All in all, it seems like BraveStarr was the prototypical 80’s toyline – it had an original concept with a deep mythology and good synergy between the toy line and the cartoon. I did some research but couldn't even find a hint of why BraveStarr didn't last longer than one season and one wave of figures. My educated guess at what killed the line would probably be the price point. These figures were enormous by 80's standards, and they cost way more than say, a G.I. Joe figure. Also at that size and price point, stores would have been reluctant to stock many of the toys because they were taking up lots of valuable space and not moving very quickly, if at all. Its a no-brainer for parents if they could grab five or six G.I. Joe figures for the price of one BraveStarr toy, guess which toy is gonna sit on the shelves? I'm also guessing that the case assortments were probably horribly skewed, because as a kid I only ever owned BraveStarr, and despite several trips to the toy store specifically to try and flesh out my collection, BraveStarr himself was the only character you’d ever see on the shelves. Meaning he was probably packing out 4-6 per case with everyone else in the line getting 1-2 per assortment.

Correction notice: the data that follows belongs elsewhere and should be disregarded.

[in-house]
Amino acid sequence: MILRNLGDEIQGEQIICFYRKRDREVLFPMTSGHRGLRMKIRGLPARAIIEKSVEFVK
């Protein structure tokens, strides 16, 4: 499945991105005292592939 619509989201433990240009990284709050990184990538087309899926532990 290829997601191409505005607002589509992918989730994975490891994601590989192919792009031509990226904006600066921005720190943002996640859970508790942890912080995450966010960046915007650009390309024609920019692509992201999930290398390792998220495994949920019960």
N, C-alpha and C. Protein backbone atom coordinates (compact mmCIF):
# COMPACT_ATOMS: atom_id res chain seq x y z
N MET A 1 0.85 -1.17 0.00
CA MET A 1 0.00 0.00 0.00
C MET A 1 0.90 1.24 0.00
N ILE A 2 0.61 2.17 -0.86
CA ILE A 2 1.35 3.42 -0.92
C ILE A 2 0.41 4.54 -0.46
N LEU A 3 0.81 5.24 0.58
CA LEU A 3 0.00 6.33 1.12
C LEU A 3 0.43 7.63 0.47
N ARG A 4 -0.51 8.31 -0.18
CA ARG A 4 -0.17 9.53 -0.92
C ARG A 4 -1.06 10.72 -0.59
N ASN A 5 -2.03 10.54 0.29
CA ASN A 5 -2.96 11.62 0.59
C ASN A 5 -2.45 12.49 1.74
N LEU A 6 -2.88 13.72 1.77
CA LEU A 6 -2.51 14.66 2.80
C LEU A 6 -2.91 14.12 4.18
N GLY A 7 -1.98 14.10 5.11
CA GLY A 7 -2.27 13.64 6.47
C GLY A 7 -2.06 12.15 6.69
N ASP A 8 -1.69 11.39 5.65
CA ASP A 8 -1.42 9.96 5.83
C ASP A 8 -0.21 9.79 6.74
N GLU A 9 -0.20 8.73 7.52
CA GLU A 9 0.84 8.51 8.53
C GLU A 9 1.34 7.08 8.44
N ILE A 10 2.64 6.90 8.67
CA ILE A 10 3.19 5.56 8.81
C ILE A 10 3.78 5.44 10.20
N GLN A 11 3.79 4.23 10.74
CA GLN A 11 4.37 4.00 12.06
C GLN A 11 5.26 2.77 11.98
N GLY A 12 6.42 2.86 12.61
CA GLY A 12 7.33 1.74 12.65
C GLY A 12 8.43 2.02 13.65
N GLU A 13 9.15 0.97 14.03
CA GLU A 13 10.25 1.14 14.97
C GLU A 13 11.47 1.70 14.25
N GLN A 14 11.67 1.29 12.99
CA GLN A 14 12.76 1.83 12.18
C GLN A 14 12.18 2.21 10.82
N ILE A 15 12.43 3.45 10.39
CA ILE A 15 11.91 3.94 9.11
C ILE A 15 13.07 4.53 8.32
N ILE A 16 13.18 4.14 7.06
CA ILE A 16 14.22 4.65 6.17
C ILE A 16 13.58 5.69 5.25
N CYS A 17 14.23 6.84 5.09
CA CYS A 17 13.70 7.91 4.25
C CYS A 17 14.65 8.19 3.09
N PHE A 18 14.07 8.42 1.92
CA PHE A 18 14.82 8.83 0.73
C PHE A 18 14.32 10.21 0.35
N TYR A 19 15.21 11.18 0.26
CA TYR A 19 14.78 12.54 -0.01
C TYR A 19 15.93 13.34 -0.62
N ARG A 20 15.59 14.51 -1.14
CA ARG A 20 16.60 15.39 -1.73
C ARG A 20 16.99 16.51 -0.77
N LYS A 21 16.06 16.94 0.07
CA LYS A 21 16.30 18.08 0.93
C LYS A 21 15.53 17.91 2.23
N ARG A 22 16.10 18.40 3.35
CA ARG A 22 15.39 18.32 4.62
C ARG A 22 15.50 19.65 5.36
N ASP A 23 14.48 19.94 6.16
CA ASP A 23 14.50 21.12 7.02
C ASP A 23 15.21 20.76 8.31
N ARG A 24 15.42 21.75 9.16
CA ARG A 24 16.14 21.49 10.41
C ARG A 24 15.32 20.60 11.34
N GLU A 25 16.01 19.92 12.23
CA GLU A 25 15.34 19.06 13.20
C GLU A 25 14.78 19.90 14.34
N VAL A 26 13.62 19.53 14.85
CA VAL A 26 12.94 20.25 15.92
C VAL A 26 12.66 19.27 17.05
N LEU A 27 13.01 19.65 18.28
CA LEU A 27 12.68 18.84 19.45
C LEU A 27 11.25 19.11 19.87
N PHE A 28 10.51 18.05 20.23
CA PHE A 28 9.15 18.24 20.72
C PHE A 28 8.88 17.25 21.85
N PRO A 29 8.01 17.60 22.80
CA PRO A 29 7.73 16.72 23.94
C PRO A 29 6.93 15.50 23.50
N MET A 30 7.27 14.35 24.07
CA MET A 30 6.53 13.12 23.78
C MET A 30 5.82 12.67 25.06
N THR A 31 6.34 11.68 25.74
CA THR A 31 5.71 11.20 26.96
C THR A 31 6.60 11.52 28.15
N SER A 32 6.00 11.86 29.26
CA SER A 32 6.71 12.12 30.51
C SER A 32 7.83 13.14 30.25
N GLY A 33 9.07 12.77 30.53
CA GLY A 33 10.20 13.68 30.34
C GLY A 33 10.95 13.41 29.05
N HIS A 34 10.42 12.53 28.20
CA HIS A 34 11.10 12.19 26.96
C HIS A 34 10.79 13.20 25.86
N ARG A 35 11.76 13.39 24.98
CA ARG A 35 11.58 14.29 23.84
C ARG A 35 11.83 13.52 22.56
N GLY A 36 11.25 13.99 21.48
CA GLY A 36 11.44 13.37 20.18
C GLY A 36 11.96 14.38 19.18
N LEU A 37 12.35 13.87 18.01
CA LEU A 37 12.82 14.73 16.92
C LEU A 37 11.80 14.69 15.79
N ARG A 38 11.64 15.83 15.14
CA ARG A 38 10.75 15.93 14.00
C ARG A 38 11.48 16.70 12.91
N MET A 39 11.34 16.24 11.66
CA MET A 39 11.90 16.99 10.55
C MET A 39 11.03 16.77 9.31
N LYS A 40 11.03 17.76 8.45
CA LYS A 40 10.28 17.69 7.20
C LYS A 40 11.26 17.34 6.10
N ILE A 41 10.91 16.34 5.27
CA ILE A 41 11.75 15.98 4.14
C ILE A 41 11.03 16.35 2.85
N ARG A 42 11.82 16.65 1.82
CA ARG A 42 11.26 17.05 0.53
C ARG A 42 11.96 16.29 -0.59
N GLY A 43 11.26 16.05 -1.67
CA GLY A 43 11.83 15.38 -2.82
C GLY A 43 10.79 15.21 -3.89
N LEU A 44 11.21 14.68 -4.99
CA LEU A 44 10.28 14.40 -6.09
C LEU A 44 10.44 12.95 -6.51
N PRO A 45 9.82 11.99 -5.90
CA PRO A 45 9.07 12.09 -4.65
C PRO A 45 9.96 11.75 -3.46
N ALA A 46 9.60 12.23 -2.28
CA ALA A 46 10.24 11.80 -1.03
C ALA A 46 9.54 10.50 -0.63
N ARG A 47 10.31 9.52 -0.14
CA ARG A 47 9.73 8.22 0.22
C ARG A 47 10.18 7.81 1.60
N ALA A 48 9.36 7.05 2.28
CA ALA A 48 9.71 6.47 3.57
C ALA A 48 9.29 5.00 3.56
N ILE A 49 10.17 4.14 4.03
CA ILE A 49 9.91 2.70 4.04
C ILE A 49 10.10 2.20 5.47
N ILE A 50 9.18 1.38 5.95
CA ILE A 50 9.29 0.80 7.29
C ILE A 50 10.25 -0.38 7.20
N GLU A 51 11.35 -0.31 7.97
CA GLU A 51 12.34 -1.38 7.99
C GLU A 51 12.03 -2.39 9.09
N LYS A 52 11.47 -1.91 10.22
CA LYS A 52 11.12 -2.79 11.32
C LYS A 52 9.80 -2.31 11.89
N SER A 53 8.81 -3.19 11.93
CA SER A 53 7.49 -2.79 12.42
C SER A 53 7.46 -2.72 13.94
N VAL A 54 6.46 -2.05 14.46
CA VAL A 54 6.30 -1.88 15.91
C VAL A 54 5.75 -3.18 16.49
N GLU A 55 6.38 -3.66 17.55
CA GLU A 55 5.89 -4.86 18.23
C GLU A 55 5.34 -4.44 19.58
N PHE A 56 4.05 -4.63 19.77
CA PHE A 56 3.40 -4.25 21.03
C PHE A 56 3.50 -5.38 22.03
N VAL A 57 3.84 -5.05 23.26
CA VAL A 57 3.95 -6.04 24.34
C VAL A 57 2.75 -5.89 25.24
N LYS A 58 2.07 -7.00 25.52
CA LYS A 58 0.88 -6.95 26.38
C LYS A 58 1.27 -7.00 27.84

JoeyEsq has been hoarding Kerium since 1987, and also possesses the speed of the puma, only not in that way... You can find him ranting and complaining about life, girls, toys and Dunkin Donuts on his own blog, Perpetual Dissatisfaction.